Credit cards' newest security measure, the EMV chip, is already causing headaches for small businesses. Find out what an EMV chip does, and why small businesses are having problems with them. (Jhaan Elker/The Washington Post)

New credit cards with chips may be safer than the old magnetic stripe variety we all know. But they've caught a lot of unwanted attention lately, getting blamed for slumping user growth at Netflix, overwhelming small businesses and sparking a new round of consumer scams. The challenges that chip cards face may seem ubiquitous — at least in this latest news cycle. But how many people are actually using them? [Get ready to dip, not swipe, your credit cards] Payments company Square shared data with The Washington Post showing that, as of September, only 37 percent of the cards that Square vendors processed were chip cards.


(Courtesy of Square)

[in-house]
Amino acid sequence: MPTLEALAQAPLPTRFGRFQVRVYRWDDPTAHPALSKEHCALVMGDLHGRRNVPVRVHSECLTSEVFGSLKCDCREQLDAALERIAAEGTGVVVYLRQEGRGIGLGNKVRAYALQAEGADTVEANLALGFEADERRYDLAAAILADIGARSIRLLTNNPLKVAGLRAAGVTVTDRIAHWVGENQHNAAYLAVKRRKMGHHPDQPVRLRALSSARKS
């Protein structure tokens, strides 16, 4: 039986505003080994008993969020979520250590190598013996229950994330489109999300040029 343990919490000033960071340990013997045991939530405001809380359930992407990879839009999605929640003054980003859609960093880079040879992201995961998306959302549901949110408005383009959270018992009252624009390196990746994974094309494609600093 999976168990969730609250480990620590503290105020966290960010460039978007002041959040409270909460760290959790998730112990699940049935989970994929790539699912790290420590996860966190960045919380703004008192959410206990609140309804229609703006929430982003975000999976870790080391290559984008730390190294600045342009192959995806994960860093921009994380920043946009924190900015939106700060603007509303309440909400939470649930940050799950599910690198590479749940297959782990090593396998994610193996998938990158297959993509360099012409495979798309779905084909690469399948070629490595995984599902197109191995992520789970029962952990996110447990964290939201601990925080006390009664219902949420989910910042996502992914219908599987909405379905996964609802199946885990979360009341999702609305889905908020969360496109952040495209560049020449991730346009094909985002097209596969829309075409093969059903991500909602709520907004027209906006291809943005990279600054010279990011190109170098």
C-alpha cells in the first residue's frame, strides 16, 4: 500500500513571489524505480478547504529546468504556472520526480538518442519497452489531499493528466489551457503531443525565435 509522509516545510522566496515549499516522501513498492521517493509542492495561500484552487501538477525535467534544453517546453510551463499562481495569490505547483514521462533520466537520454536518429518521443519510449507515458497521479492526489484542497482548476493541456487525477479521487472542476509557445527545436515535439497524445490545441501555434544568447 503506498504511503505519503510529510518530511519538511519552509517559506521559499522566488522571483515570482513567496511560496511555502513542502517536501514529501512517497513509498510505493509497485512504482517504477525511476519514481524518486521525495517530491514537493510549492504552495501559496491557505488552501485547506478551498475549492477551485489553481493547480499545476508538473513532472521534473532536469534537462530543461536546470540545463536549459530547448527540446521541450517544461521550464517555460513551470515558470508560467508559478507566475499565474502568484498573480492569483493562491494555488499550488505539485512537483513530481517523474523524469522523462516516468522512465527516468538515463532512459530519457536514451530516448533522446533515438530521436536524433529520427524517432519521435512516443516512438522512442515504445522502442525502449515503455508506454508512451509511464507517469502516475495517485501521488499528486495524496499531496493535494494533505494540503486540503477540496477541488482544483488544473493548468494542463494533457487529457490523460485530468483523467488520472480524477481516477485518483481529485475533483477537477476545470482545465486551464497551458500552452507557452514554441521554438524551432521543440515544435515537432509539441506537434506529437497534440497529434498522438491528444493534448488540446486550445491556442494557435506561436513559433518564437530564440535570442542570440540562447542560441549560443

That matches well with data from the payment systems company ACI, which said last month that nearly 60 percent of surveyed users said they hadn't received the new cards yet. Retailers were told to get chip-card readers in stores by Oct. 1, after which they would have to pay the damages in case of a breach — that is, if the customer whose information was taken used a chip card. If there is a breach and the customer does not have a chip card, the liability falls to the card issuer. The idea behind the chip card is that it will be more secure than the magnetic strip cards we've been using for years. However, retailers and others have their own concerns about switching over to the technology. It's expensive for businesses to get new card readers; Square itself offered new card readers to its vendors to let them take both chipped and contactless payments. And, as my Post colleague Sarah Halzack has reported, there are also concerns that it takes longer to process each purchase at the register — something that could make holiday shopping lines even more frustrating. Some have questioned whether the chip cards are really worth the investment. While they are safer for in-store purchases, they're no more secure for online shopping. The chip-and-signature standard being pushed in the United States is also less secure than cards used in Europe, where people use chipped cards with PINs instead of a signature. Still, it's clear that we should all get used to using the chip cards. The data from Square only take us right up to the deadline, but it shows a definite increase. At the beginning of the year, only 12 percent of customers had the cards, but that number has risen steadily as more issuers have sent out new cards.